Cooperstown Confidential: Remembering Pedro Borbon

If doctors had ever performed an MRI on Pedro Borbon’s right arm, they might have found ligaments forged from steel and muscles made of rubber. During the 1970s, Borbon put up one of the game’s most amazing stretches of durability, a run that was accentuated by his consistent effectiveness as both a long and short reliever for the “Big Red Machine.”

Borbon, who died earlier in the week at the age of 65 after a battle with cancer, was also one of the game’s truly surreal characters. In retrospect, some of his antics sound so bizarre that they might prompt skeptics to question their validity, but with Borbon, most of them happened. Pete Borbon, it seems, was capable of just about anything.

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Even a perusal of the old Baseball Register, normally a staid piece of reading material, provides evidence of Borbon’s eccentricities. Under the section of player hobbies, Borbon listed “rooster fighting” as one of his favorite activities. Illegal in the United States, the fights became a thriving pastime in his native Dominican Republic.

Borbon returned to the Dominican each winter, not just to live but to pitch winter league ball. On one memorable occasion, Borbon brought his own pet rooster into his winter league’s team clubhouse, to the delight of his teammates. Dominican fans, who knew well of Borbon’s oddities, once tried to distract him by throwing a black cat from the stands onto the playing field and pointing it in the general direction of the pitcher’s mound. Not amused by the gesture, Borbon picked up the cat as it made its way toward the mound. He then tossed it to the catcher.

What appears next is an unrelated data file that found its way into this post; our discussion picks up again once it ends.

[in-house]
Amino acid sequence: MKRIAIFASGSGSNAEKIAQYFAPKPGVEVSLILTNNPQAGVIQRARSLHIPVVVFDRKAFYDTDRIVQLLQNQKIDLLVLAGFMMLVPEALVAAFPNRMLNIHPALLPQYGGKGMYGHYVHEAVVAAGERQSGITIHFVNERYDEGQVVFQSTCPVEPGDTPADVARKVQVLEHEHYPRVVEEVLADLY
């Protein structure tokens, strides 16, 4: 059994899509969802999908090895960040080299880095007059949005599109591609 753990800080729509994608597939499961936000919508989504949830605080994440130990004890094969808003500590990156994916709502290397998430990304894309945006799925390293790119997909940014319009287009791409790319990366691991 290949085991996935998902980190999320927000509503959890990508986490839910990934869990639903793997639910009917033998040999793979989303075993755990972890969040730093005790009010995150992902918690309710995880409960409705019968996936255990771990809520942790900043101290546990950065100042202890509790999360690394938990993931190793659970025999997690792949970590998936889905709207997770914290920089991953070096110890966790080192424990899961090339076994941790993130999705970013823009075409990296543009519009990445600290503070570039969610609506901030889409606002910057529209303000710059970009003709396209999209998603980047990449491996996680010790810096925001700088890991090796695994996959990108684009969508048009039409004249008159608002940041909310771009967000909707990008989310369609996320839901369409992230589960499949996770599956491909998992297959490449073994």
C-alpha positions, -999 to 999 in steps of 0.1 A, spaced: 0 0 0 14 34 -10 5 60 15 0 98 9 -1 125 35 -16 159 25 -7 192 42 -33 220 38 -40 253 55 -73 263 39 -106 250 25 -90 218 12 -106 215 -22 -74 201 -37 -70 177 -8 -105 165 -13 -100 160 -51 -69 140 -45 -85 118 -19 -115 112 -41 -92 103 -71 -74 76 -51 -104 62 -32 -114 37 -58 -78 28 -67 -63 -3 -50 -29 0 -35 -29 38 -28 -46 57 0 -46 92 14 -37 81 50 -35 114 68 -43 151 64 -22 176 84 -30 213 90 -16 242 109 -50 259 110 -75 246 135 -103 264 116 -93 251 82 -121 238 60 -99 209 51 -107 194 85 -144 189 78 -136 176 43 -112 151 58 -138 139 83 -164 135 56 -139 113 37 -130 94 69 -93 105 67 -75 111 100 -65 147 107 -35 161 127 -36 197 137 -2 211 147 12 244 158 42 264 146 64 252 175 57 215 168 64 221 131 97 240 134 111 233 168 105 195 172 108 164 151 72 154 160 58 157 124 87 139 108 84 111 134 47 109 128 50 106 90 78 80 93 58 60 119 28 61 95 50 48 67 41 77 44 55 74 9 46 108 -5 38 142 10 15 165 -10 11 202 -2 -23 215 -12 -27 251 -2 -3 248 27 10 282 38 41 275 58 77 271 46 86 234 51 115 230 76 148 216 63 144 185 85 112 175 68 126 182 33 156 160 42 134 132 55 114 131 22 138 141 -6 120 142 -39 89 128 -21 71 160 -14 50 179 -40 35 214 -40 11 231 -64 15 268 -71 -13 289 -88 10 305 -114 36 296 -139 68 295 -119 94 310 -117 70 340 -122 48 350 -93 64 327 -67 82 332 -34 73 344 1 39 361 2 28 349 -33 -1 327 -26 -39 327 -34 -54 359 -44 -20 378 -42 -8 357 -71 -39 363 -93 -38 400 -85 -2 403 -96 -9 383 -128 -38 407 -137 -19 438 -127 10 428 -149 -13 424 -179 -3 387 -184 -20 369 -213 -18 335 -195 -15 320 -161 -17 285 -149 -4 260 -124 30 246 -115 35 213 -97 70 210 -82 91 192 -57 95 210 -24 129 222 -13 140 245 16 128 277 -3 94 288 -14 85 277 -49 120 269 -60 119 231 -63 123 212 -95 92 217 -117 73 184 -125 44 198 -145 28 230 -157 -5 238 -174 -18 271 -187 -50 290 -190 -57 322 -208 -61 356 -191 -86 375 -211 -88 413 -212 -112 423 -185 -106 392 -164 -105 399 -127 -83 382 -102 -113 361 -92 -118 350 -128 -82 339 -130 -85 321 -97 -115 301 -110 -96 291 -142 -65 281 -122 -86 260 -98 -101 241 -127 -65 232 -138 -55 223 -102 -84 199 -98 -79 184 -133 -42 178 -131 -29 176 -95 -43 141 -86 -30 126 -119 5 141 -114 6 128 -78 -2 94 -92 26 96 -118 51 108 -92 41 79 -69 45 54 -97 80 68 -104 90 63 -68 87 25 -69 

After the game, he wondered aloud whether he had taken appropriate action with the black cat. “I should have eaten it,” Borbon told a reporter. “That would show them.” Indeed it would have.

Borbon claimed to have an unusual family, with some members reaching extraordinary ages. Borbon told reporters and teammates that his grandfather was 136 years old. That was especially surprising to Pete Rose, who noted that Borbon had claimed his grandfather was 128 years old only one year earlier.

Perhaps the most celebrated incident of Borbon’s career occurred during Game Three of the 1973 National League Championship Series. The game, featuring the heavily favored Reds against the seemingly overmatched Mets, was marred by a brawl that started when Pete Rose ran roughshod over Bud Harrelson during a take-out slide at second base. Resenting what he considered excessive contact, which included an unnecessary elbow, Harrelson grabbed Rose, who wrestled the little shortstop to the ground.

Benches and bullpens swarmed onto the field at Shea Stadium, with Borbon one of the leaders of a classic Pier Six brawl. As Borbon fought with young Mets right-hander Buzz Capra, his Reds cap fell from his head. Seeing a fallen cap on the ground, and assuming that it was his, Borbon picked it up. A few moments later, Borbon realized that the cap had a Mets logo on it. Upset that he had picked up the wrong cap—one that actually belonged to Mets outfielder Cleon Jones—Borbon bit down hard on the stray hat, ripping a hole in the cloth fabric.